Why Wingdings? Oftentimes, the simplest tasks — whether it’s entering a building or browsing the web — can be tedious, or even impossible, depending on where someone falls on the ability spectrum. Microsoft’s Inclusive Design Toolkit posits that, “If we use our own abilities as a baseline, we make things that are easy for some people to use, but difficult for everyone else.” Claire used Wingdings to transport a group of designers and coders to a world where they were no longer accommodated for. …

By: Sheryl Cababa

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It’s not every day that you get to meet an icon. I had the opportunity to speak with a personal hero of mine last week, indomitable tech journalist Kara Swisher, who was in town giving a talk Artefact organized in partnership with Seattle Arts and Lectures. As witty and wry as ever, her conversation revolved around the pertinent themes of technology usage, industry regulation, and some pointed commentary on Jack Dorsey’s beard.

In reflecting on Kara’s lecture and recent high-profile criticism of the tech industry, however, I got to thinking about the current all-or-nothing approach to technology in our culture. The general response to Big Tech’s many missteps has been to run away from it — be it by limiting our screen time or scrambling to #DeleteFacebook. This abstinence-only reaction is dangerous because it doesn’t help us understand how to relate to the ubiquitous technology in our lives. Rather than retreat from technology, we need to figure out how to coexist with it. …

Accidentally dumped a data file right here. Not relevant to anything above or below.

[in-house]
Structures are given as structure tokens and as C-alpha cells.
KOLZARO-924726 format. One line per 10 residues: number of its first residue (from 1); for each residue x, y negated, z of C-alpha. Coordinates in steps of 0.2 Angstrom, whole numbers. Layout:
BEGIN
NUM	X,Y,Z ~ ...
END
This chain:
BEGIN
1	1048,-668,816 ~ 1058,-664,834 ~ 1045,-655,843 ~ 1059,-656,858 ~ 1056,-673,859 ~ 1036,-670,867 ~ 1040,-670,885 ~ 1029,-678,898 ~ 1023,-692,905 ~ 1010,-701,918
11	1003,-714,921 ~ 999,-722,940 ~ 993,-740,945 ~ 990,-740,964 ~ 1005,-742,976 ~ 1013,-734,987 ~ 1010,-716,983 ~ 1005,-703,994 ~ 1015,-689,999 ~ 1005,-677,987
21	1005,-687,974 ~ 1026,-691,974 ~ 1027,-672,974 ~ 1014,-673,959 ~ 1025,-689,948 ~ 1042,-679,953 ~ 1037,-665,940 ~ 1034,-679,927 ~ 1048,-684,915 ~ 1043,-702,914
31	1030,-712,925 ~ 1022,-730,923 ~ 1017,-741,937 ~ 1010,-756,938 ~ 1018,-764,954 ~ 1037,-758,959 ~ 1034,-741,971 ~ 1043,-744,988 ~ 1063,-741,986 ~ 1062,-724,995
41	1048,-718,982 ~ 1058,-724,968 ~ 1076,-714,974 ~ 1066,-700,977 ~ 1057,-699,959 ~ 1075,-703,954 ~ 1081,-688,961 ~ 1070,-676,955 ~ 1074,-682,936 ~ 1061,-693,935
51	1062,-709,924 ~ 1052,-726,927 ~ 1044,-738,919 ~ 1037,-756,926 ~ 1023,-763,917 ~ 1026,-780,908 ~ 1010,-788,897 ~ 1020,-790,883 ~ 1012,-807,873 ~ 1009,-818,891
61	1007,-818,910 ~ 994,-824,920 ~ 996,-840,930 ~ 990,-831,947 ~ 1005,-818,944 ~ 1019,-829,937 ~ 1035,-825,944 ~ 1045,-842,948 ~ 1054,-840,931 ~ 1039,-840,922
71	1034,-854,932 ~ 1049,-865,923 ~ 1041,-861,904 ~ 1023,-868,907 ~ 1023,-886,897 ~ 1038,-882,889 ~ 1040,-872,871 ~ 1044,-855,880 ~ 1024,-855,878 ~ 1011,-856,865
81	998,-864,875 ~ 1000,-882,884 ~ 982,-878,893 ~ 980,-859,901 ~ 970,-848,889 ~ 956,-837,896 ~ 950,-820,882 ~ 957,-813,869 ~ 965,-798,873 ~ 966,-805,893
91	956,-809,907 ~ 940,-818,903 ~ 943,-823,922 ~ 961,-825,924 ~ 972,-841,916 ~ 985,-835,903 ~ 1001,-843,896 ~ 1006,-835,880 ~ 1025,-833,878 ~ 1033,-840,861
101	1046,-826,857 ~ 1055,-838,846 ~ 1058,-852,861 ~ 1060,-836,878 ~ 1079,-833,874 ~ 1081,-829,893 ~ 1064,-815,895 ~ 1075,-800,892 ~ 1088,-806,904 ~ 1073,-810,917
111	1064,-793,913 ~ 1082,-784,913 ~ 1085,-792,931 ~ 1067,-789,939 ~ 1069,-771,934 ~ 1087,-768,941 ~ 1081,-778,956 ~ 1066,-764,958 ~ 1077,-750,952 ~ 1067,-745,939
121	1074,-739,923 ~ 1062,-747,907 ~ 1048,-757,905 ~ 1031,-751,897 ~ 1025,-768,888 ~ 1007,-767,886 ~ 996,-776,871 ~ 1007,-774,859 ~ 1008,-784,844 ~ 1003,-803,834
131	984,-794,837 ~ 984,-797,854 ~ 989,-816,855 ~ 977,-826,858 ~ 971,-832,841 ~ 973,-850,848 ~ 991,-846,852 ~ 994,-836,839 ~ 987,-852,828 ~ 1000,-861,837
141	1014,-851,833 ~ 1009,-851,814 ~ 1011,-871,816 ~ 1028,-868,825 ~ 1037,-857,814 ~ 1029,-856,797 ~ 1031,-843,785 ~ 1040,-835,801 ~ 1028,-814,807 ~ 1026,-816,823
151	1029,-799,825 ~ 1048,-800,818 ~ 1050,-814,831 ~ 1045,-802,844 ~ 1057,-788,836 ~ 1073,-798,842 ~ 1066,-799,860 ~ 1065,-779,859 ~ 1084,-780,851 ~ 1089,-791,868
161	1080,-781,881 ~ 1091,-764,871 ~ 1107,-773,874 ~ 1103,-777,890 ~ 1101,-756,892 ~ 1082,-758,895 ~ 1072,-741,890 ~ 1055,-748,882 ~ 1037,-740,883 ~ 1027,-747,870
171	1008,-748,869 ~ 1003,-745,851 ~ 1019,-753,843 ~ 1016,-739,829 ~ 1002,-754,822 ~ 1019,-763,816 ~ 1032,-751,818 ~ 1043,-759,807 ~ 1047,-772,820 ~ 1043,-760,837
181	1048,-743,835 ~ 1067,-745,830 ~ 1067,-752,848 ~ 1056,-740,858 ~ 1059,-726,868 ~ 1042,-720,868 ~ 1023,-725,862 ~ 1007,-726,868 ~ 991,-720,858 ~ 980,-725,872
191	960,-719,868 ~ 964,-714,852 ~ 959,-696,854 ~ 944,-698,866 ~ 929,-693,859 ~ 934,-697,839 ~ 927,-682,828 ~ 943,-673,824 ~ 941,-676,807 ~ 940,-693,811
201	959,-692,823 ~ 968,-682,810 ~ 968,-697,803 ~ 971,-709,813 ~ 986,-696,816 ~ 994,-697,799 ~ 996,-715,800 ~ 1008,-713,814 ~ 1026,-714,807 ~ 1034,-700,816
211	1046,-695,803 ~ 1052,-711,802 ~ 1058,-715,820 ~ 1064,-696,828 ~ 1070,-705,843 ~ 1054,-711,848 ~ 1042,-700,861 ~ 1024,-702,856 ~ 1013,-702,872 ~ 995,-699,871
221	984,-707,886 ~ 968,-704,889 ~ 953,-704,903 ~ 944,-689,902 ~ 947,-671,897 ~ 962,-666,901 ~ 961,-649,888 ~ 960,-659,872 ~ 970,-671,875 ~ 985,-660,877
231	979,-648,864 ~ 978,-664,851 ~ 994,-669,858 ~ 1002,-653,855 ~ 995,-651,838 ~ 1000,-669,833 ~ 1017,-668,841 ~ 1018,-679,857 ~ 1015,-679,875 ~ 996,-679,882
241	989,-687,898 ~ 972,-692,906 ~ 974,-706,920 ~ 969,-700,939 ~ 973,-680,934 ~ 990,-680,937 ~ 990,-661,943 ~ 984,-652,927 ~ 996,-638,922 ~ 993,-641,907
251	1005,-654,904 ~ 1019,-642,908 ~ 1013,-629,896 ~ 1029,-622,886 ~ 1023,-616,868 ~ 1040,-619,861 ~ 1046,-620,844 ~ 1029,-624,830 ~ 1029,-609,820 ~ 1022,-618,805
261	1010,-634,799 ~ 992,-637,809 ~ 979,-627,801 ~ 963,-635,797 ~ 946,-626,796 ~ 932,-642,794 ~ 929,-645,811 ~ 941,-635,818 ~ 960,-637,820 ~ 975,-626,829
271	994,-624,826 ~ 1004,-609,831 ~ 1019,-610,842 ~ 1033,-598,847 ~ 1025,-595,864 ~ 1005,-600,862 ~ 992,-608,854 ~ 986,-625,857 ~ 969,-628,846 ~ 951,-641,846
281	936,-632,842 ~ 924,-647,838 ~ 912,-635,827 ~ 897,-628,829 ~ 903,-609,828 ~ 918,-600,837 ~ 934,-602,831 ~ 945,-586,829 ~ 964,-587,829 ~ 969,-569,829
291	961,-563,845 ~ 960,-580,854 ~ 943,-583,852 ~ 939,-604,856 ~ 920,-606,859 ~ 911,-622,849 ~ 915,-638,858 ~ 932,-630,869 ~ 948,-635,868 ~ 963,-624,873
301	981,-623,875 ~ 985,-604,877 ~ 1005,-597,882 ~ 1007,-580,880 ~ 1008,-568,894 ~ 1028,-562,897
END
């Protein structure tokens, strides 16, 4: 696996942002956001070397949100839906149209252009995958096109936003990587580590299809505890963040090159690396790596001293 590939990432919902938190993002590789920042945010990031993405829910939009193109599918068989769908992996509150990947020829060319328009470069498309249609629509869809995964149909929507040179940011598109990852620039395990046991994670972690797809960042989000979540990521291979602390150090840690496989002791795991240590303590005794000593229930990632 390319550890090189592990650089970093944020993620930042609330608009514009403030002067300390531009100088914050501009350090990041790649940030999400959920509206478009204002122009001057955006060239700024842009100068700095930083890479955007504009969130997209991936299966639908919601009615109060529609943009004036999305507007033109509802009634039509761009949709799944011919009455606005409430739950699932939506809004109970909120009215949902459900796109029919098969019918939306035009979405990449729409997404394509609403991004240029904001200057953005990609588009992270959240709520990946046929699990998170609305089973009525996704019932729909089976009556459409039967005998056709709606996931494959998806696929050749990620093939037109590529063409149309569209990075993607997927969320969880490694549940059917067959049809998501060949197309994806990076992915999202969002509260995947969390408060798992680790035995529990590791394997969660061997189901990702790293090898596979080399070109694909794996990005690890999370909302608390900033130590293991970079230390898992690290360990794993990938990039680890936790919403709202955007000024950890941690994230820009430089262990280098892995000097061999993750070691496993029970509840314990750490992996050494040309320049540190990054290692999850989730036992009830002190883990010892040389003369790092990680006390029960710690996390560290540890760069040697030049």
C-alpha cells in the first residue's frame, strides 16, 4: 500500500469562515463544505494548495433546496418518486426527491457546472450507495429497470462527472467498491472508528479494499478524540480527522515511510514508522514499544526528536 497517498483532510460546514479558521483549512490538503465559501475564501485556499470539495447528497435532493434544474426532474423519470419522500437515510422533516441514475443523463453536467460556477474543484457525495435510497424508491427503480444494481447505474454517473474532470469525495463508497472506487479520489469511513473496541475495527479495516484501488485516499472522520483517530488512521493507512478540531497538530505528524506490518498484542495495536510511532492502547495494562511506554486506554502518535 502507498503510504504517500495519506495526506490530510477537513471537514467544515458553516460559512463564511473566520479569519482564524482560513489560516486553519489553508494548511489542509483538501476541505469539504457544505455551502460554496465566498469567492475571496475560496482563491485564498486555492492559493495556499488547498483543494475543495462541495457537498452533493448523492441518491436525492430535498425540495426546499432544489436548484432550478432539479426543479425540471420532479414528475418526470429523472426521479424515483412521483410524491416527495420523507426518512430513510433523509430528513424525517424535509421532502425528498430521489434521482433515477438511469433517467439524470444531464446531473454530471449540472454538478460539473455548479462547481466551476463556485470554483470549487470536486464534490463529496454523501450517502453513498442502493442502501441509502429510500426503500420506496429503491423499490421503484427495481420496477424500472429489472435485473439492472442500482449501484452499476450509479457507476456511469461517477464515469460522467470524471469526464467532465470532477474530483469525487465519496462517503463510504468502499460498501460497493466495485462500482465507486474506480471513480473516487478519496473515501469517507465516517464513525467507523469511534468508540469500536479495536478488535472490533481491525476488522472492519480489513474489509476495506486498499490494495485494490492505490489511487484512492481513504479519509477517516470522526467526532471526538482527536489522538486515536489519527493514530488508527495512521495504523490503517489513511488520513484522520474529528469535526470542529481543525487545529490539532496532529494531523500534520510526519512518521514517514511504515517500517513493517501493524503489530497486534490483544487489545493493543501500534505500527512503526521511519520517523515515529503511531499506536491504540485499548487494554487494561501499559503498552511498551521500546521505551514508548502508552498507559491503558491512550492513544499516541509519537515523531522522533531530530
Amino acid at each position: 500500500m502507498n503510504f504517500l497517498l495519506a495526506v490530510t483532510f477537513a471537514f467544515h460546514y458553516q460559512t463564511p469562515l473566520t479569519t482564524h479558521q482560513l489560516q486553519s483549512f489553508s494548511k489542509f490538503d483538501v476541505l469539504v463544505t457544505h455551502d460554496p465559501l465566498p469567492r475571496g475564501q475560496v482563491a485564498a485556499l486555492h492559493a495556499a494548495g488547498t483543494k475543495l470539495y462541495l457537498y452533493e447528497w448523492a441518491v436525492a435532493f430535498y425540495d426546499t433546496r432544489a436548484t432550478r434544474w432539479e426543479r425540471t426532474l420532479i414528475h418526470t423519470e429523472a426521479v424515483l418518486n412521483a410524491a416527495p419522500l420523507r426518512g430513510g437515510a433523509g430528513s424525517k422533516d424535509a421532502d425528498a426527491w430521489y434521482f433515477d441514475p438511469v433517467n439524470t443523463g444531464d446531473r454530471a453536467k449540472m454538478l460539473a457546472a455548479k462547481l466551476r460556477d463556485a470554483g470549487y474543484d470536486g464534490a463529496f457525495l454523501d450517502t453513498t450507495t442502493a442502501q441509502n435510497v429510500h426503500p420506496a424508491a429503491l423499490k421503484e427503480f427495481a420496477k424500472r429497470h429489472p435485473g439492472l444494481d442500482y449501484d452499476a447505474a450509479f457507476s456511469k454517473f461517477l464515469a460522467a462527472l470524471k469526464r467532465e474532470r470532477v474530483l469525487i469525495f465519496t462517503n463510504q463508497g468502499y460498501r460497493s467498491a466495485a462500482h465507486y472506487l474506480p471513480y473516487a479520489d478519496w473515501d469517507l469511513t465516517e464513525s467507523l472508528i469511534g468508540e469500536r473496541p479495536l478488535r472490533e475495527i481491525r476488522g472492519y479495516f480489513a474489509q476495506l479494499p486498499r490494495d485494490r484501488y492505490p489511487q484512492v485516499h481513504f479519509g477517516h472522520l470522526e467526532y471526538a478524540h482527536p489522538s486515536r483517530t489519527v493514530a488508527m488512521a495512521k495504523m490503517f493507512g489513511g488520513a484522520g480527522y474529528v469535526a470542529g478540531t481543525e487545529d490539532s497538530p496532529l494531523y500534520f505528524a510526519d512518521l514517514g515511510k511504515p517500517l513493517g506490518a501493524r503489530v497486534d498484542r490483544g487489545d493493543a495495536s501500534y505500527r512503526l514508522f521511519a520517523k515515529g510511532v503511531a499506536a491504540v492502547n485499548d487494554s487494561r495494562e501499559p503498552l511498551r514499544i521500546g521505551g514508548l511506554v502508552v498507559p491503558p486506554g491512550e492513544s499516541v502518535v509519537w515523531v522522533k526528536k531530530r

By: Paul Hoover

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The Metaverse. The AR cloud. The Magicverse. Mirrorworld. Whatever you call it, the concept is coming: a digital layer of reality that coexists over the physical world. It’s been hailed as a new frontier in computing and the “next great digital platform,” according to WIRED. It may not be tangible at the moment, but 10 years from now this digital layer — I’ll call it the AR cloud — will be a fundamental piece of the computing landscape.

Despite all the potential of the AR cloud, such a radical shift in the human computing experience presents a very real possibility for negative consequences or even abuse. We’ve experienced firsthand how technology platforms can shift society in unintended ways, and it is our responsibility as designers and technologists to create the AR cloud responsibly. …

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From smart contracts in the homebuying process to swiftly and securely transferring money overseas, blockchain solutions are becoming increasingly common in sectors such as finance, real estate and the Internet of Things. Distributed web solutions like blockchain provide crucial security and accountability functions that transform our relationship with data. In other words, blockchain delivers trust and transparency — two things we at Artefact take very seriously when it comes to technology and its impact.

At Artefact, we’ve been exploring what role blockchain can play in wrestling with the many intractable, systemic problems facing our world. …

By: Jackson Chu

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I first learned about Bertrand in a New Yorker article. Born with a mysterious, debilitating condition, his case stumped the medical community for years. Misdiagnosis after misdiagnosis, Bertrand and his family lived in constant angst, uncertainty, and neglect in pursuit of a diagnosis. Underlying the human story, however, were conflicting incentives and repeated failures among the doctors, researchers and other stakeholders that comprised the patient experience.

Motivated by Bertrand’s story, we decided to explore the challenges affecting patients with rare and undiagnosed conditions through a systemic lens in order to better understand the wider system patients face; identify relevant stakeholders and their relationships; and pinpoint opportunities to improve research, treatment, and ultimately, patient health outcomes. …

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Artefact

Artefact is a responsible strategy + design firm. We help you harness the power of design to make change + do good.